Interestingly, the claims raised by The Economist and slogans produced by "intellectuals" or "columnists" in Turkey, most of whom have already become discredited and are employed by the parallel structure (i.e., the Gülen Movement), are similar to a large extent. One of them is the propaganda that the AK Party has resumed the war with the PKK for no reason, after suffering a decrease in its vote share in the June 7 elections. The Economist has just presented this blatant lie as truth. This is one of the main arguments of the Peoples' Democratic Party (HDP), and the media outlets of the Doğan Group and the Gülenists. That distorted view amounts to saying that Kurdish voters who have switched from the AK Party to the HDP are pro-PKK. It also hides the fact that the PKK has long tried to abort the reconciliation process. In a statement following the elections in June, Murat Karayılan, a senior PKK commander, said they had actually prepared to wage an ultimate war on Turkey as the reconciliation process began with a declaration on Jan. 3, 2013, but that they couldn't "say no" to Abdullah Öcalan, and that they regret this decision. The PKK has never kept its promise to withdraw its militants out of Turkey, which it announced on May 8, 2013, but on the contrary, it has continued its efforts toward arming and establishing itself in cities. The HDP nominated Co-Chair Selahattin Demirtaş during the 2014 presidential elections and managed to get nearly 10 percent of the vote thanks to normalization in the country, which was achieved through Erdoğan's efforts.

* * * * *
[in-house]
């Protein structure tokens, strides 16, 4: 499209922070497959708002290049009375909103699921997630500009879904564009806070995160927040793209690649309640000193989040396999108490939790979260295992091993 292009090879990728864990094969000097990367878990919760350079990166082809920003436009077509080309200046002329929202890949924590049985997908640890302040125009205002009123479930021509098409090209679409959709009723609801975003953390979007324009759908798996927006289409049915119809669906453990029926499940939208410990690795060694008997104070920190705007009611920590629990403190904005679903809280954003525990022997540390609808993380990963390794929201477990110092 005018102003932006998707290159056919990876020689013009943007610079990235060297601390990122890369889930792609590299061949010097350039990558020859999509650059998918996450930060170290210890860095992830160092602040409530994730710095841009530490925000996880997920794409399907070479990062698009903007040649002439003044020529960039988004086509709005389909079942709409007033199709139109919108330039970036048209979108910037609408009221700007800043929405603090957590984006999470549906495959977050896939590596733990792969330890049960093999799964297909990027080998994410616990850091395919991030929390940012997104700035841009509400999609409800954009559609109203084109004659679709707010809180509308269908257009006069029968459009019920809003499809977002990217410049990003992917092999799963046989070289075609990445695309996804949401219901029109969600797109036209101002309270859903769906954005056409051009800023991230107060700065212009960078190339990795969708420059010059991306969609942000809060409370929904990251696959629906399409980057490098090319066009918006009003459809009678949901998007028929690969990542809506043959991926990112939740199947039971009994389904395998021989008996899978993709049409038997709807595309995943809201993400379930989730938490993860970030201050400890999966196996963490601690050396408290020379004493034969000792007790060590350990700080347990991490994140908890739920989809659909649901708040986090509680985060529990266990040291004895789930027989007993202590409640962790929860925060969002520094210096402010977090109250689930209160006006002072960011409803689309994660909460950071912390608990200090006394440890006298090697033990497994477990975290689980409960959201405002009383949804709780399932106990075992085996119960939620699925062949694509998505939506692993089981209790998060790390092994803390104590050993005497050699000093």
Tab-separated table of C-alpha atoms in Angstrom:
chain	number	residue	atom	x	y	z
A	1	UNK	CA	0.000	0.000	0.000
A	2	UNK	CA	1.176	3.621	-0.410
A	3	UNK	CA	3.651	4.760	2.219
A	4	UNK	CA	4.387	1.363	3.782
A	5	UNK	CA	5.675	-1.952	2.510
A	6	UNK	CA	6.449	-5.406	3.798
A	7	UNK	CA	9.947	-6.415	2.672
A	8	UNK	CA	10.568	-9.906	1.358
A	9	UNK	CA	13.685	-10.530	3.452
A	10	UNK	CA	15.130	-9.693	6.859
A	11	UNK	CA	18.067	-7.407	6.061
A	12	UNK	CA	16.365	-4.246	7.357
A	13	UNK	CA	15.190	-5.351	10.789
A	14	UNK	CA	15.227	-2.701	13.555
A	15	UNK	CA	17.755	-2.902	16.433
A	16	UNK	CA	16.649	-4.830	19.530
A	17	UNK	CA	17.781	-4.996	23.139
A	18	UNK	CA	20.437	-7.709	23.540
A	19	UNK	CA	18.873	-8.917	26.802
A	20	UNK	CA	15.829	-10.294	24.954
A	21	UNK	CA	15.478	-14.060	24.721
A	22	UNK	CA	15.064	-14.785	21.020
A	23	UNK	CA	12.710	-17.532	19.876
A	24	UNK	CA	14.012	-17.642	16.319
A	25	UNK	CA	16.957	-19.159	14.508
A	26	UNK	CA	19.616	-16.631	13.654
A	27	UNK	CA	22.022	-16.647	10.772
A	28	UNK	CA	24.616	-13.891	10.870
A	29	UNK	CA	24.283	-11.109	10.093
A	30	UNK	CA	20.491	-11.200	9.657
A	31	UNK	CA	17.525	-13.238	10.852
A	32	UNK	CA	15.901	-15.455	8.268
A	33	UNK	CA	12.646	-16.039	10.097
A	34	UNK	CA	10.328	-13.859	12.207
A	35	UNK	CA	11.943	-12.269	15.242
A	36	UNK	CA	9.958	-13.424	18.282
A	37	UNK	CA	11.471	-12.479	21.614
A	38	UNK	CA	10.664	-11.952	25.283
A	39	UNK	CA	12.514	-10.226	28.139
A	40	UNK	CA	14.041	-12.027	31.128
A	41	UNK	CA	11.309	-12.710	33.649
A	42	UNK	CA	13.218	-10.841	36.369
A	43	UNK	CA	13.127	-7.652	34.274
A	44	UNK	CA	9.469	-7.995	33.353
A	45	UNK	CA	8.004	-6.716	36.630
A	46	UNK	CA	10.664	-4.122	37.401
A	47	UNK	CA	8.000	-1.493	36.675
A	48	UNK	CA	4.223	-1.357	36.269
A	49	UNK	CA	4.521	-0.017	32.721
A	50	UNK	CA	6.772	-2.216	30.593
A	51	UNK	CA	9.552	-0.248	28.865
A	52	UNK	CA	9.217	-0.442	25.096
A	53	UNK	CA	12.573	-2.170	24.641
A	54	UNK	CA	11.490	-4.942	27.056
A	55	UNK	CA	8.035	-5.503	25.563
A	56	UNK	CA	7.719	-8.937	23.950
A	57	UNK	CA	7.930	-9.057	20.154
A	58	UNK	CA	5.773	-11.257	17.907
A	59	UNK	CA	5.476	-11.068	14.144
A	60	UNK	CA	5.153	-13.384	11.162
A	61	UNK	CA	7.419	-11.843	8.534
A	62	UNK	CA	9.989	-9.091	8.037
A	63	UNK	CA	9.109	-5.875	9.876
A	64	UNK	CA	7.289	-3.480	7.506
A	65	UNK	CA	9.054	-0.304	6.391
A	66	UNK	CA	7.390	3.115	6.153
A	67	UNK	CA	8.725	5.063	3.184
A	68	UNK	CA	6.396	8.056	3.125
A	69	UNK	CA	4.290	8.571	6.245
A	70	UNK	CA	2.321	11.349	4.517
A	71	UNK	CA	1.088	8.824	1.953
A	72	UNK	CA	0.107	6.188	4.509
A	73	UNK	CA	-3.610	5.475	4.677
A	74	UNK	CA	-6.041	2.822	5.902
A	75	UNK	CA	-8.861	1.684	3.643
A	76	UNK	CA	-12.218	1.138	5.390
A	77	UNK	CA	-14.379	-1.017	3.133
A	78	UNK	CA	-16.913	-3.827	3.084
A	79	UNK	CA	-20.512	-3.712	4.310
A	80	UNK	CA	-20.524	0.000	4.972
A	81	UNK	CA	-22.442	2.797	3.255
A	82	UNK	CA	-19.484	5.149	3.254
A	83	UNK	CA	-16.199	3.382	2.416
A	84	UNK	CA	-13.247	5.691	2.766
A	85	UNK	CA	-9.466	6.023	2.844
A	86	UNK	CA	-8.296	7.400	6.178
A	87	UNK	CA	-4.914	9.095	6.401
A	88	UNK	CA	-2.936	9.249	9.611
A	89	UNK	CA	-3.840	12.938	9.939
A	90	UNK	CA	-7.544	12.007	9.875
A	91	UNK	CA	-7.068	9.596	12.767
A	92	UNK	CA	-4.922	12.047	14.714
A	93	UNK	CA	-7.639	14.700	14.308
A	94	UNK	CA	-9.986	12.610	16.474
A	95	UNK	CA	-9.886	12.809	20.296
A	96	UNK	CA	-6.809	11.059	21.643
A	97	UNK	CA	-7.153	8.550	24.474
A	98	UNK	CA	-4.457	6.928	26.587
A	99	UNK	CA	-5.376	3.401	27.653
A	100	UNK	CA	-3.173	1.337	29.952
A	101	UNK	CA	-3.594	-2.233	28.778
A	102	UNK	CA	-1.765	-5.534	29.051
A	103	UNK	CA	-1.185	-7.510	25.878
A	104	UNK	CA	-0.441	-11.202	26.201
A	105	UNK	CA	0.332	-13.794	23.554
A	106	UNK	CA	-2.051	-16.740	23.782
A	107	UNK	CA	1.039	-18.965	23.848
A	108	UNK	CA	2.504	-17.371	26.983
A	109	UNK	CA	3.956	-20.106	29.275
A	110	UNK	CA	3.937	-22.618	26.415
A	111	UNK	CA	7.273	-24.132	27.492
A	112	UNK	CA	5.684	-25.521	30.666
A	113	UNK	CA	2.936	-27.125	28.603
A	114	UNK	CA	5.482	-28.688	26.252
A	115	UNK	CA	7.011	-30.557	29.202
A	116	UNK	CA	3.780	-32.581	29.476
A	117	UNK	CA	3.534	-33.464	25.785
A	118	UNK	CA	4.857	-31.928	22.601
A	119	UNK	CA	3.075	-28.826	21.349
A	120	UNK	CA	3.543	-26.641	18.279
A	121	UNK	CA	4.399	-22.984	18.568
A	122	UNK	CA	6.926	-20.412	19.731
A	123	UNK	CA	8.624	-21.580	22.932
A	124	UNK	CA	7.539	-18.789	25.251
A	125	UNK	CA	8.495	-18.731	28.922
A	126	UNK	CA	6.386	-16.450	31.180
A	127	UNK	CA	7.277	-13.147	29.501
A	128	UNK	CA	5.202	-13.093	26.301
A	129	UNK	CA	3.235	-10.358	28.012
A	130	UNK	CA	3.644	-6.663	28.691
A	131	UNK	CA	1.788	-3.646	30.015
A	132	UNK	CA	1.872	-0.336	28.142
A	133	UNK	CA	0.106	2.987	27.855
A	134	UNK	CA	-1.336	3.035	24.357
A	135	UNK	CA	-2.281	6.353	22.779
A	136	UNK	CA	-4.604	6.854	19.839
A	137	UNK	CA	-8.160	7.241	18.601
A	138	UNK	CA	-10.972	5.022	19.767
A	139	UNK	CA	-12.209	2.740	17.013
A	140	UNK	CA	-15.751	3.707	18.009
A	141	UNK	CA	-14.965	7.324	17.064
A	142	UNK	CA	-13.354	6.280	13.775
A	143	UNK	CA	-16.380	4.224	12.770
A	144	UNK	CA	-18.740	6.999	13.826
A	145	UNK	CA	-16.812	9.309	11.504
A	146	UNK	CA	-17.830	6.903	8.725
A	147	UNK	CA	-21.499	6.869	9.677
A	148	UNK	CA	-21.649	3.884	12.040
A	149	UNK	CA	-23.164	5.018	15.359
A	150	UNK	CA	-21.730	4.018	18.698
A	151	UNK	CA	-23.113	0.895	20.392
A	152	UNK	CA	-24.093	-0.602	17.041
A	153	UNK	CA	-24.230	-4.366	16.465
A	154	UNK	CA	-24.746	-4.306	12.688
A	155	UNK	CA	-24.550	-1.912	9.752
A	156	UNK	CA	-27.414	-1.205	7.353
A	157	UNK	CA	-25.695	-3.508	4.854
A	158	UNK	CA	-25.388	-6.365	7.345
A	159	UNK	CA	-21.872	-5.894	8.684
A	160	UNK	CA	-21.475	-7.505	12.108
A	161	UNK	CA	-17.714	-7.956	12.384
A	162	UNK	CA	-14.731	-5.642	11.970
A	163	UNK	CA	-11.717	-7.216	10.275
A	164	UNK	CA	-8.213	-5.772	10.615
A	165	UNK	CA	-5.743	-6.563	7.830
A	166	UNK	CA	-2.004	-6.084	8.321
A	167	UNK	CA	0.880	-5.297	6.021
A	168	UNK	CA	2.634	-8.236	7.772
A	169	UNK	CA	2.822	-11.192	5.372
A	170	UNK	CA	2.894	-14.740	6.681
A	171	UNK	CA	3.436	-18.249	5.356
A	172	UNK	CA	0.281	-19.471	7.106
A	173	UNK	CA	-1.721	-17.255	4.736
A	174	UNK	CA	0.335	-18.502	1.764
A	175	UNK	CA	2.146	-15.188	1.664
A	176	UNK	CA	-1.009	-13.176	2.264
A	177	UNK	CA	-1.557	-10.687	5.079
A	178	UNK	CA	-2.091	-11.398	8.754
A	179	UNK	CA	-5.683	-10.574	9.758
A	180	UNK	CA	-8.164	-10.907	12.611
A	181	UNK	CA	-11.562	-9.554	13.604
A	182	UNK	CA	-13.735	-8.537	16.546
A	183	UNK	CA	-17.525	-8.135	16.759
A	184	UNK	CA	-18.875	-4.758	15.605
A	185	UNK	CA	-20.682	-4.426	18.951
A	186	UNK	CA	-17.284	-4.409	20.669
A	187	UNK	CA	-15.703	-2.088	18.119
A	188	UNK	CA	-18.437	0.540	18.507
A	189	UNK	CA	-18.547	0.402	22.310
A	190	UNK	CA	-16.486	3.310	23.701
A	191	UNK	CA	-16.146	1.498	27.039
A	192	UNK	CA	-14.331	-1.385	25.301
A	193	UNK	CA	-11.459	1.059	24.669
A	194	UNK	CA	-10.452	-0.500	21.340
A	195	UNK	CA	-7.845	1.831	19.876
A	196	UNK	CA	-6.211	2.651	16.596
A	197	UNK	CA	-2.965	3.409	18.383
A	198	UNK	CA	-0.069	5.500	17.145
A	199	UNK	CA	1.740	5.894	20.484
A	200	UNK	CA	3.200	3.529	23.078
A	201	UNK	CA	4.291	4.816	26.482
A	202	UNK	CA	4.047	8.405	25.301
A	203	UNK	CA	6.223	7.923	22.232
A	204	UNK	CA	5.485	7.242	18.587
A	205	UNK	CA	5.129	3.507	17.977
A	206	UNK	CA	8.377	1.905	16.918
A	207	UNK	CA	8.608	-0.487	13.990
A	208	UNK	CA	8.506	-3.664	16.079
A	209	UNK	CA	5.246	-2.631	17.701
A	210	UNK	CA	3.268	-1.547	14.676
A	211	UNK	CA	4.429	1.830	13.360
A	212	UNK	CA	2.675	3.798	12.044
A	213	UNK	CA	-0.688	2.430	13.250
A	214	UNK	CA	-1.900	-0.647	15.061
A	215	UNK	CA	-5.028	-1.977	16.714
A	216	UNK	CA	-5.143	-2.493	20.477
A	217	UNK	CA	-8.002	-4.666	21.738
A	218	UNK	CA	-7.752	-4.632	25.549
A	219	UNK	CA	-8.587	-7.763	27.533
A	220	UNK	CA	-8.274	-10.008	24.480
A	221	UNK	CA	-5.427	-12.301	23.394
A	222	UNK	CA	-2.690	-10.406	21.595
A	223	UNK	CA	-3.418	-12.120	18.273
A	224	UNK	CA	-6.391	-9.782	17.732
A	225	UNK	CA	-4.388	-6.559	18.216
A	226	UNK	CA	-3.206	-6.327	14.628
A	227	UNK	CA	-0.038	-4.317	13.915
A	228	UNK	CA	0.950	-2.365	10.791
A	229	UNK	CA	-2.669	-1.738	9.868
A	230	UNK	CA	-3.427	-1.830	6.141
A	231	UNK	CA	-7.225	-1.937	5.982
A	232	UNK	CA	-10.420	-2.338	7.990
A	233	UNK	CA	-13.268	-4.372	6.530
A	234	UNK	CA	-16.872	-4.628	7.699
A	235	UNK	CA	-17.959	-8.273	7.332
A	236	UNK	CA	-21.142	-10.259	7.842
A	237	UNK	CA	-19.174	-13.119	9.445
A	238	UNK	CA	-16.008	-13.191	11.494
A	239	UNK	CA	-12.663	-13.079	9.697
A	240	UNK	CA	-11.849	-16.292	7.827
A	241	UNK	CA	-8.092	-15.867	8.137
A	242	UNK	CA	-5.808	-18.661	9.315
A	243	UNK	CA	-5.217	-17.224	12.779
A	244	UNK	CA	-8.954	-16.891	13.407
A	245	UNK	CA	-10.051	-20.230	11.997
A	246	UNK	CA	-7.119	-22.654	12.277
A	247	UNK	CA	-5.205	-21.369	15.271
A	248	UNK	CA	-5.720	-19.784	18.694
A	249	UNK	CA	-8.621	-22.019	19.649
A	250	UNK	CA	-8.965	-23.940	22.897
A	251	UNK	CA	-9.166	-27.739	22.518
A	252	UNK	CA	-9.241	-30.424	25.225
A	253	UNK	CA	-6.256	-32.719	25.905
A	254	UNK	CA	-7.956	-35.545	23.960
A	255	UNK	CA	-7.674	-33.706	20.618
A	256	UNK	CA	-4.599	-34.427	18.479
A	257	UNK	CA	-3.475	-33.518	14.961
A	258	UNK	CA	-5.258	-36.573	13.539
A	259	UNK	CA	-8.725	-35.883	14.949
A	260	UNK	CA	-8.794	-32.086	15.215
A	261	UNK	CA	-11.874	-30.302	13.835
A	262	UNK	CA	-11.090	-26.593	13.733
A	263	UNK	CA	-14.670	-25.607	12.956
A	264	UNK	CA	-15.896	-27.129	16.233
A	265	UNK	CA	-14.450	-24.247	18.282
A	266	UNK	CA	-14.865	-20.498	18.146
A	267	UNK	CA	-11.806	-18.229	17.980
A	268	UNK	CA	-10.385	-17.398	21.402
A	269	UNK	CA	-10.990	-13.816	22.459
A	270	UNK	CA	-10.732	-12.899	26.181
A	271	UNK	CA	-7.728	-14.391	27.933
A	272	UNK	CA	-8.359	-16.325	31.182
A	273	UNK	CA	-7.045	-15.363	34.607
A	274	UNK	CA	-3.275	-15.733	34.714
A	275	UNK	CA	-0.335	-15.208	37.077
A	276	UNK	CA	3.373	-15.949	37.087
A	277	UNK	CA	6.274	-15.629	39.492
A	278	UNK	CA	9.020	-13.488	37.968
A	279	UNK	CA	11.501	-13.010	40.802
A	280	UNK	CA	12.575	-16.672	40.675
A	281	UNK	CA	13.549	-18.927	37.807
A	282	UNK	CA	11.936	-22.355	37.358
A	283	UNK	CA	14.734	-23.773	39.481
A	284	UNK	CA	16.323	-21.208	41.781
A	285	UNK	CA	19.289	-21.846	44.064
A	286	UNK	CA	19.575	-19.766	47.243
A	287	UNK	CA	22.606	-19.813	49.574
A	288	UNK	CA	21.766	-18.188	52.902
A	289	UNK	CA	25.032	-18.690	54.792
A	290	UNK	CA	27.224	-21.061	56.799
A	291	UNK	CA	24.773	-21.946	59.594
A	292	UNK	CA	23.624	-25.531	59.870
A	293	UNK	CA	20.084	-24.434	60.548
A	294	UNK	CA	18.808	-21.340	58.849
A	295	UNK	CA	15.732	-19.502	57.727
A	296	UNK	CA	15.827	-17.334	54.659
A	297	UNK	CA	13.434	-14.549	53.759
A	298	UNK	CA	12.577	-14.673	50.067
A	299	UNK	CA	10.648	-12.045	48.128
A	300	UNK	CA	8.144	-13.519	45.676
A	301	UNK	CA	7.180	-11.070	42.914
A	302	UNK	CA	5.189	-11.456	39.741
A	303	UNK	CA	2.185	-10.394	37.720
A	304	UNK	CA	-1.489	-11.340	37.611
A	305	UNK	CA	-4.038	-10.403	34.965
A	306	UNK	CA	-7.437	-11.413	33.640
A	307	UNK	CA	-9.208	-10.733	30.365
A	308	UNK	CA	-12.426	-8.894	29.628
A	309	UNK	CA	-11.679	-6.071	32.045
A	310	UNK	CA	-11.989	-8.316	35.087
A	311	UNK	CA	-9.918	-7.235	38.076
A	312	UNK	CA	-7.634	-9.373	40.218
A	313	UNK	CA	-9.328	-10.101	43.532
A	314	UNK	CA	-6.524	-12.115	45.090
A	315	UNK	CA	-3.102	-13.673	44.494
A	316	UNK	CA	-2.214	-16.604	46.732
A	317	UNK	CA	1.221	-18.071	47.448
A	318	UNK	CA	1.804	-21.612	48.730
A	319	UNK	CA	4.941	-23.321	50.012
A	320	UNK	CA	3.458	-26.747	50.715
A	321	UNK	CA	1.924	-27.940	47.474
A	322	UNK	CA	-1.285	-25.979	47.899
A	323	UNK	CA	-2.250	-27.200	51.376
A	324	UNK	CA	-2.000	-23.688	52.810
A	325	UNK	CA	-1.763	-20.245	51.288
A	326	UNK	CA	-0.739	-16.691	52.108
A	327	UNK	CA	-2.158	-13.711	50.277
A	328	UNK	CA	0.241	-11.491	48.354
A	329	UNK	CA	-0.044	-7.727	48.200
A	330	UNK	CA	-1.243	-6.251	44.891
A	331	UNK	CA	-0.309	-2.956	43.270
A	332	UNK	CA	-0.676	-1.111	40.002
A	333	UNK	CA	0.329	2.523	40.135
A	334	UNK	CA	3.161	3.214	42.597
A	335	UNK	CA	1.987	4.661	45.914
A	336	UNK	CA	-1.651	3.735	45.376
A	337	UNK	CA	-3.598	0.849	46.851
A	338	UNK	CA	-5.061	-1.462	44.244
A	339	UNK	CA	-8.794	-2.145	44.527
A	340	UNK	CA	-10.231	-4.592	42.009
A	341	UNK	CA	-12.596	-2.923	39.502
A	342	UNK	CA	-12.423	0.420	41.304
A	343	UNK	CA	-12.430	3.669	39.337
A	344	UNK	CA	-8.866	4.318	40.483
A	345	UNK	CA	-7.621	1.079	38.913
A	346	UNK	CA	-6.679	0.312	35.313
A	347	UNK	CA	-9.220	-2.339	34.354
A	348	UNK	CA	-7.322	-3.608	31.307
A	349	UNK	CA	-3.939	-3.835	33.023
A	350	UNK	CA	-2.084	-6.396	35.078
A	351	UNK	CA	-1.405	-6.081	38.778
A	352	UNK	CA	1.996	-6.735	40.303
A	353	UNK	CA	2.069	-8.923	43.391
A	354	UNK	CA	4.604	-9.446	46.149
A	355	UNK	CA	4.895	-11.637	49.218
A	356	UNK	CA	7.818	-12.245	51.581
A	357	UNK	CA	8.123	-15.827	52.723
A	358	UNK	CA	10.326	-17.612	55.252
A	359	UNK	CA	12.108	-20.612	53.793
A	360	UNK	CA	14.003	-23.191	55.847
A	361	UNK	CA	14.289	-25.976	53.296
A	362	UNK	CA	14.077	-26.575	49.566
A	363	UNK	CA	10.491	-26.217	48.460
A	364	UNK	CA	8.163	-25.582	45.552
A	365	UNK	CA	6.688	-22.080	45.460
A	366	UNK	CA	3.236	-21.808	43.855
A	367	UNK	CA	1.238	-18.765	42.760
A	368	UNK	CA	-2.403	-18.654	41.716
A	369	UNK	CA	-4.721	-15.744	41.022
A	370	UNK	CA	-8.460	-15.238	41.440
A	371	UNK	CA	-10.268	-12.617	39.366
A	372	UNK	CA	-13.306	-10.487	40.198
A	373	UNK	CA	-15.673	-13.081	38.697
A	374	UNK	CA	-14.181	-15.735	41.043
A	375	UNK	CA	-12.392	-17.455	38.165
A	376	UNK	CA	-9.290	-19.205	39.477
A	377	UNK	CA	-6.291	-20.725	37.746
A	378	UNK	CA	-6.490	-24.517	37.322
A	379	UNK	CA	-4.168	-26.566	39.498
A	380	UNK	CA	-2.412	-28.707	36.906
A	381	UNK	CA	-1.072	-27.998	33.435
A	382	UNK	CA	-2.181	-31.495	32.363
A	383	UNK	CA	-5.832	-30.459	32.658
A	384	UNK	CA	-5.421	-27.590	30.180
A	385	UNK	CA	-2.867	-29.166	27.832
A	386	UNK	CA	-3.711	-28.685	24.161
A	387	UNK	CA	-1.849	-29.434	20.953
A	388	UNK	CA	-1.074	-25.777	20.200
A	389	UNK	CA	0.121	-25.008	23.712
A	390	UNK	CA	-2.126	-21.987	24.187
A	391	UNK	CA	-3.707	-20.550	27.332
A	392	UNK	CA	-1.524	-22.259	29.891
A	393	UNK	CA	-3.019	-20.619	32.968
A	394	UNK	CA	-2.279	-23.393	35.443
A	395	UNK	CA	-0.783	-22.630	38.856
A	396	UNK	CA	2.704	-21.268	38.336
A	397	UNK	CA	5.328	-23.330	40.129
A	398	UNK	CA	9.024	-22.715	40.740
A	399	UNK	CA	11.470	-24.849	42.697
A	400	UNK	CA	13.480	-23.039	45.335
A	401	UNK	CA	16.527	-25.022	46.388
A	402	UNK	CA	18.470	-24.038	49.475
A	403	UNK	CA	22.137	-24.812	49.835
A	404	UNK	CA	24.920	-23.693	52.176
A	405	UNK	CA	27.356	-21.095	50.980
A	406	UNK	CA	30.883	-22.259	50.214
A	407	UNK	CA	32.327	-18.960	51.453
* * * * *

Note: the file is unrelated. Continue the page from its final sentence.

Only two months after this political success, a rehearsal for revolt took place after calls by the PKK and Demirtaş, and the country turned into a battleground. More than 50 Kurdish citizens were brutally killed. Actually, the reconciliation process has effectively come to an end or should have ended then. But the government tried to save the process with a last-ditch effort. When the HDP scored another success in the general elections, this time garnering 13 percent of the vote, the PKK took action. In Ceylanpınar district, two policemen were shot in the neck by PKK militants while sleeping. People started being killed in front of their family members. It was obvious that the PKK has launched a drive to create cantons by taking advantage of the power vacuum. On the other hand, the HDP has pursued a malevolent policy by blocking Parliament. In this process, instead of the HDP becoming stronger and the PKK falling off the agenda, the HDP has come closer to the PKK and guns came to dominate politics. Those people in the country who look forward to seeing Erdoğan gone at any cost harbored sympathies for the PKK.
The targeting of Erdoğan is not related with these. Erdoğan is in a serious struggle to make Turkey a leading country. Those who could destroy the Ottoman Empire in three centuries and established a poor replica of which they controlled for a long time, are averse to the idea of Turkey being independent. This is also natural; what's not natural is the mocking of our intelligence so much and believing that it will be accepted. However, destabilizing a Turkey that has consolidated domestic peace and democracy in accordance with universal and authentic values may serve the interest of some lobbies but not of Europe.
German Chancellor Angela Merkel understands this as must the rest.